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The Amazing International Space Station

by YES Mag editors, Rose Cowles, illus.

News stories and TV documentaries about the International Space Station have often focused on two main aspects of the $100-billion project: the complicated technology that has kept it in orbit around Earth since 1998 and the truly international nature of the 16-country initiative.

Three editors from the popular bimonthly science publication for kids, Yes Mag – David Garrison, Shannon Hunt, and Jude Isabella – take a different approach here, placing the emphasis on the astronauts who keep the station zipping around Earth at about 28,000 km/h. The book is full of photos of these men and women – including Canadians Julie Payette and Chris Hadfield – accompanied by quotes, biographical details, information about their daily lives aboard the ISS, and a thorough depiction of just what duties and experiments they perform in space.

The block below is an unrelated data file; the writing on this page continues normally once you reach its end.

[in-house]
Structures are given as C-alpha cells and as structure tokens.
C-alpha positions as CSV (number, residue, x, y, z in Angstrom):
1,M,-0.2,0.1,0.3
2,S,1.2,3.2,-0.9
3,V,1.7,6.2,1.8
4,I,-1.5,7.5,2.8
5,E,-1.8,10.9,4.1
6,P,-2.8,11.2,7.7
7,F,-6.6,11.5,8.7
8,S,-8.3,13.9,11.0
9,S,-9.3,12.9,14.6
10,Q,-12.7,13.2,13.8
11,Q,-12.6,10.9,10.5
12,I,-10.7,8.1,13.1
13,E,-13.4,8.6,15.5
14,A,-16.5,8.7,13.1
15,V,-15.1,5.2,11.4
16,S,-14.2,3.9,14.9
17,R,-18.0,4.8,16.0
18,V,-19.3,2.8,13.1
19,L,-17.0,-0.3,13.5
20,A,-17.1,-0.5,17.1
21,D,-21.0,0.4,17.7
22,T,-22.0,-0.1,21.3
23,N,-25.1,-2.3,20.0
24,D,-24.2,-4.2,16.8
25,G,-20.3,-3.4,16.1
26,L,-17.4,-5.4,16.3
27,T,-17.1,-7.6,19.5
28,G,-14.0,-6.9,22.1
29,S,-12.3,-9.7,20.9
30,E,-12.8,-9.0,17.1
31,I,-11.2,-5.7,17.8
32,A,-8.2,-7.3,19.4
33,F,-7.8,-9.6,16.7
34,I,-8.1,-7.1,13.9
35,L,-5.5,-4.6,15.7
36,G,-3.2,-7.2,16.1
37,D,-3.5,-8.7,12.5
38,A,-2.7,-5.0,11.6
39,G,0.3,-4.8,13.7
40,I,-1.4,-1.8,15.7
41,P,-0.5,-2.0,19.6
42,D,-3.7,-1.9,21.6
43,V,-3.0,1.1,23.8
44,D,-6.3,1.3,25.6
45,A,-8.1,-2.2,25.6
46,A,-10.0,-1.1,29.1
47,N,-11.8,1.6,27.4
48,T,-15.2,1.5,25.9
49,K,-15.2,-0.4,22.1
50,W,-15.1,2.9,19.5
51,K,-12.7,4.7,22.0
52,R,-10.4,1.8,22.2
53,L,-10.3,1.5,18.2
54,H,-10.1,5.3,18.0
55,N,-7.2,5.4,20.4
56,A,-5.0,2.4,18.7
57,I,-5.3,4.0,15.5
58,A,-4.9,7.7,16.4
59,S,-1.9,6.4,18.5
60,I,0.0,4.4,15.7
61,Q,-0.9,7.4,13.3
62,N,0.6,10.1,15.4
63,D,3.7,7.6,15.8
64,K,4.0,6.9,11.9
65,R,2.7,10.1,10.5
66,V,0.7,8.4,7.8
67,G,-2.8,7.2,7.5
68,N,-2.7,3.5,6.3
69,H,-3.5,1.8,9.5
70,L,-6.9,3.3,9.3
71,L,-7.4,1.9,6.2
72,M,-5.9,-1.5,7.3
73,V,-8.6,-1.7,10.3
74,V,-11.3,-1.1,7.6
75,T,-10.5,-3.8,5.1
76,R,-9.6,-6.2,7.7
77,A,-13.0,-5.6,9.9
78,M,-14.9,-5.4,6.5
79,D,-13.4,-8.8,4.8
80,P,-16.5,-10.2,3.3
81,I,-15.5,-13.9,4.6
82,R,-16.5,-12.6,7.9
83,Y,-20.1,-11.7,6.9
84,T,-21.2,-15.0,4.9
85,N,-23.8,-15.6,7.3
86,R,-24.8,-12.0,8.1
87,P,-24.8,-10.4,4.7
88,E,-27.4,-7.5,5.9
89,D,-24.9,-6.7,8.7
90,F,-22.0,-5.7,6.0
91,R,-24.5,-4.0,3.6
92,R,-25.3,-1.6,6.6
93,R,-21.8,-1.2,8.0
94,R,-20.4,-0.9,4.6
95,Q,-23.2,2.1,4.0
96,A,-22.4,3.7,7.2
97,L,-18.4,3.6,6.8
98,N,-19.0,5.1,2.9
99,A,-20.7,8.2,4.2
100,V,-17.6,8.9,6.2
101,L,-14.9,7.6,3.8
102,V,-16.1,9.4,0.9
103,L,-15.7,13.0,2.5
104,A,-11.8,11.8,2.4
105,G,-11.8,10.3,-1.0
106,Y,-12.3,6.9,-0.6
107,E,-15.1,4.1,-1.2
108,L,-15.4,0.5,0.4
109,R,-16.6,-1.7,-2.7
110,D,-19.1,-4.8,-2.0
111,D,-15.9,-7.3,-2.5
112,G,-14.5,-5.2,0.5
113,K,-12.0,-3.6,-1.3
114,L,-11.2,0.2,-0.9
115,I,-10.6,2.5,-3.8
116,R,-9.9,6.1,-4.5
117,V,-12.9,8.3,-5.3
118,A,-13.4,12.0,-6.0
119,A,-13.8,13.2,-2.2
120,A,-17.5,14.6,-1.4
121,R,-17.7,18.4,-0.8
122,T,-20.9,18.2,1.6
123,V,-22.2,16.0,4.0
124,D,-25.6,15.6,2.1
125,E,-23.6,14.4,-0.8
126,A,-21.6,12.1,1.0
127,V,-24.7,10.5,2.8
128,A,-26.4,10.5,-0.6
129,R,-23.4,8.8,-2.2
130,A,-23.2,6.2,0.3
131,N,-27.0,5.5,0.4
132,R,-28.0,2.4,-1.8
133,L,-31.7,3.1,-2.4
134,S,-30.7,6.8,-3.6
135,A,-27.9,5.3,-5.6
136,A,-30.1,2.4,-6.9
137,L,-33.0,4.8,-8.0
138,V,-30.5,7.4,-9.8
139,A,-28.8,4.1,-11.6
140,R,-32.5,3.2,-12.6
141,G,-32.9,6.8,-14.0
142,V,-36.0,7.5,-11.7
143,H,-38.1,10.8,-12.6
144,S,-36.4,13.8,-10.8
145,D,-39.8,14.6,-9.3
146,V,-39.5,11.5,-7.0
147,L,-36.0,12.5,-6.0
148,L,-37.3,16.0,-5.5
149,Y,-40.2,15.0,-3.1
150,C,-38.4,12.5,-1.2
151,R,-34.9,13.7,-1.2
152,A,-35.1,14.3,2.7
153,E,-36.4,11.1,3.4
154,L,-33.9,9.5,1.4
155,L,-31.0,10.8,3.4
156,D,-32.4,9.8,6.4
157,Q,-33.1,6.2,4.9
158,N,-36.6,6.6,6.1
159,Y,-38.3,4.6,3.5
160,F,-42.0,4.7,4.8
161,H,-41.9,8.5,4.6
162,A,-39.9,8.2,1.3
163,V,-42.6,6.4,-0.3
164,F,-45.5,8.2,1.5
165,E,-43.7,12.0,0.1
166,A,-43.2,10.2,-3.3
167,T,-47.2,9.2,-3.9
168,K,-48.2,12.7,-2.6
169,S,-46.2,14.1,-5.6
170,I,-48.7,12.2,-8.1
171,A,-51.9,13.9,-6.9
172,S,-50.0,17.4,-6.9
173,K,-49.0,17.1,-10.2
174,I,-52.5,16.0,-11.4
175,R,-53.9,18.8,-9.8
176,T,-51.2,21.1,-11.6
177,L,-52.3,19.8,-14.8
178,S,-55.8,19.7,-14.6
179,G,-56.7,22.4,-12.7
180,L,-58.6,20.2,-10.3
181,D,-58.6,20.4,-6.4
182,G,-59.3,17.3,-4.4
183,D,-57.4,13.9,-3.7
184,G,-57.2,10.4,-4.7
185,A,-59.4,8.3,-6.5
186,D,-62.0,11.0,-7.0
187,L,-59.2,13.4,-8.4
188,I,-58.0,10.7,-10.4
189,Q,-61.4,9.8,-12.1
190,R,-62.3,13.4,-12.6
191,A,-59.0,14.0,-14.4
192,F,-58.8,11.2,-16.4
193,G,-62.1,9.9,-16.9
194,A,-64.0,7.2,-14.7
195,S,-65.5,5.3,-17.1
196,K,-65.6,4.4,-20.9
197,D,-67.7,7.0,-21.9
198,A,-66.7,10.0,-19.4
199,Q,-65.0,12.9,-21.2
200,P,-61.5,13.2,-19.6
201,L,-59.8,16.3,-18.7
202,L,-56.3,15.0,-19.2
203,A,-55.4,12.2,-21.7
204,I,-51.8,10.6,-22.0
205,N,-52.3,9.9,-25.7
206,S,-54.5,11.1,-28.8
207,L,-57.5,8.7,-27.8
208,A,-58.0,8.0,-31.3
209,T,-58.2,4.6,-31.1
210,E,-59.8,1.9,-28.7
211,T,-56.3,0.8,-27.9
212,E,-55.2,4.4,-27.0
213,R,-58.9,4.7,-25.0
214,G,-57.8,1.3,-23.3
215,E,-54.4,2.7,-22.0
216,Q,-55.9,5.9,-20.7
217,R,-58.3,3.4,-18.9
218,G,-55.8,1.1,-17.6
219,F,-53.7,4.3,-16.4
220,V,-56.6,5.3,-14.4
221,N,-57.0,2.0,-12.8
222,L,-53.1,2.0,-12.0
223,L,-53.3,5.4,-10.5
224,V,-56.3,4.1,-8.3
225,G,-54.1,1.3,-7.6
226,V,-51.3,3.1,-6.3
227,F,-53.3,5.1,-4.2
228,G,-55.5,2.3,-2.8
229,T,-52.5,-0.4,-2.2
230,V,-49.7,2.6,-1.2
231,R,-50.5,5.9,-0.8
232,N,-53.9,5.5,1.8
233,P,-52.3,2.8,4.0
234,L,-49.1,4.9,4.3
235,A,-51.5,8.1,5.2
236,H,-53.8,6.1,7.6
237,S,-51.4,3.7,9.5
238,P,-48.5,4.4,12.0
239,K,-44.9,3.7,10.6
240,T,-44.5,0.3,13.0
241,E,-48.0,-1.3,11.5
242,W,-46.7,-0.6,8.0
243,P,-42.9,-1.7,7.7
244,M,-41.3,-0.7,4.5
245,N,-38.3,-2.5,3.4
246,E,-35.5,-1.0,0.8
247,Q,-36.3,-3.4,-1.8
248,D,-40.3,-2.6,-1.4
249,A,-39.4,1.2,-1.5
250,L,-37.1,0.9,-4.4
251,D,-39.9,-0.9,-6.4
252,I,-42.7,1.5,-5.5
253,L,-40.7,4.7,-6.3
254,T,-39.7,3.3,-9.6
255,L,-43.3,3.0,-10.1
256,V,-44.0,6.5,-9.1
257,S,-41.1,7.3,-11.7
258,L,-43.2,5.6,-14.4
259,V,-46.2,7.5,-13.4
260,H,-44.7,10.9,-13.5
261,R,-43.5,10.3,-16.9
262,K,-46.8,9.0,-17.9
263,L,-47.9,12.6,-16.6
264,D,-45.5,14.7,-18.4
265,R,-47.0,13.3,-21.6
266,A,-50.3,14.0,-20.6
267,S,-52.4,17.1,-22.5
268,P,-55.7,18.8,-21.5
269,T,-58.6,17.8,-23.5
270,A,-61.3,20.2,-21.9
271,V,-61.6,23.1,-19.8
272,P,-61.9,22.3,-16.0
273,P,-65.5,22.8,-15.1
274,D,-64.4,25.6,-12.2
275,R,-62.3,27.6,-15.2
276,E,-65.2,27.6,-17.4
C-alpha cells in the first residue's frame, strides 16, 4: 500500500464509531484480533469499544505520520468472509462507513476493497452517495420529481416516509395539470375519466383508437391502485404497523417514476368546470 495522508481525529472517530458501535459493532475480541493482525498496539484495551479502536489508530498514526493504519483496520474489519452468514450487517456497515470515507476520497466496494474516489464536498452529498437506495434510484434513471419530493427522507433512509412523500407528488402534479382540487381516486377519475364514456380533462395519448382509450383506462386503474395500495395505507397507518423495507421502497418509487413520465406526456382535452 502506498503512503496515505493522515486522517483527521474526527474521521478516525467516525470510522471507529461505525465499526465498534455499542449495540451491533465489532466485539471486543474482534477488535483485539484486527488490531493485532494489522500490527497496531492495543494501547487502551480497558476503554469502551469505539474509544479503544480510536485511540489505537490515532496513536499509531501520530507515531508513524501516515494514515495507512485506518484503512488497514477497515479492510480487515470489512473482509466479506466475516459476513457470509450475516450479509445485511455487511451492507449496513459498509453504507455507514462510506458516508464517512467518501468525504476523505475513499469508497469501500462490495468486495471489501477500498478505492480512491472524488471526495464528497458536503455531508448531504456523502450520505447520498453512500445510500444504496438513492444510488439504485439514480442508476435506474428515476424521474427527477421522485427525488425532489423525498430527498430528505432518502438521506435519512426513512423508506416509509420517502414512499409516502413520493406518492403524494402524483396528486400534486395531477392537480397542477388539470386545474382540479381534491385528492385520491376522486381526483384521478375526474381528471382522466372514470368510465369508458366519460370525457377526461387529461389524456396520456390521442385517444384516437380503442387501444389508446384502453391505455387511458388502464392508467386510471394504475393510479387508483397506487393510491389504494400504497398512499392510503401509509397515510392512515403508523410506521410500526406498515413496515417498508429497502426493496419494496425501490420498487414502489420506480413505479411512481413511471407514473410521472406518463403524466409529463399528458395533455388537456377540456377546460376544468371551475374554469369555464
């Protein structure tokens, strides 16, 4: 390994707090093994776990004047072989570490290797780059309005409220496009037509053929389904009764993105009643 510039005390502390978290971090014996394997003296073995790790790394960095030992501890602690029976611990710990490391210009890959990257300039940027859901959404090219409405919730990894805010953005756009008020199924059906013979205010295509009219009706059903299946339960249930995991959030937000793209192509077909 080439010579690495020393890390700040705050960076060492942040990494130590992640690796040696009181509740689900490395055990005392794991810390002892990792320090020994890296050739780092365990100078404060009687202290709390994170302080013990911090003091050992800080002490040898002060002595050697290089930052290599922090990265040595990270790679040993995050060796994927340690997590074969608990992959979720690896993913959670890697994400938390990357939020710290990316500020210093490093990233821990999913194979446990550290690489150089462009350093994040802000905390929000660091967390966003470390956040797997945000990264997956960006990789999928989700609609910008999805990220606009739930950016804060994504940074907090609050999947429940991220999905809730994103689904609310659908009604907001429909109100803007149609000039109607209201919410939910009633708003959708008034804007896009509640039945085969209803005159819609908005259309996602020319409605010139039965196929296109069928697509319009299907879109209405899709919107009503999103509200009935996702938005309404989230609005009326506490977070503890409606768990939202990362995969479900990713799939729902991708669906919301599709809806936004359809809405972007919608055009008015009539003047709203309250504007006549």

All of this is not to say that science and technology get short shrift in this heavily illustrated book – far from it. There’s lots of information here about how the station was built, and how various highly complicated devices – such as the famous Canadarm2 and the Soyuz spacecraft from Russia – are used to collect data and run experiments. But alongside all that material, the authors have taken pains to outline the human side of the work onboard, ranging from the risks of having your space suit punctured by a tiny but incredibly fast-moving bit of space debris, to how the “’nauts” prepare and eat their meals, sleep, and brush their teeth.

The result is a visually appealing book for young readers that puts a human face on this massive scientific project. The authors of The Amazing International Space Station have succeeded in putting the technology and politics where they should be: as instruments that can help humans learn more about their surroundings, and not ends in themselves.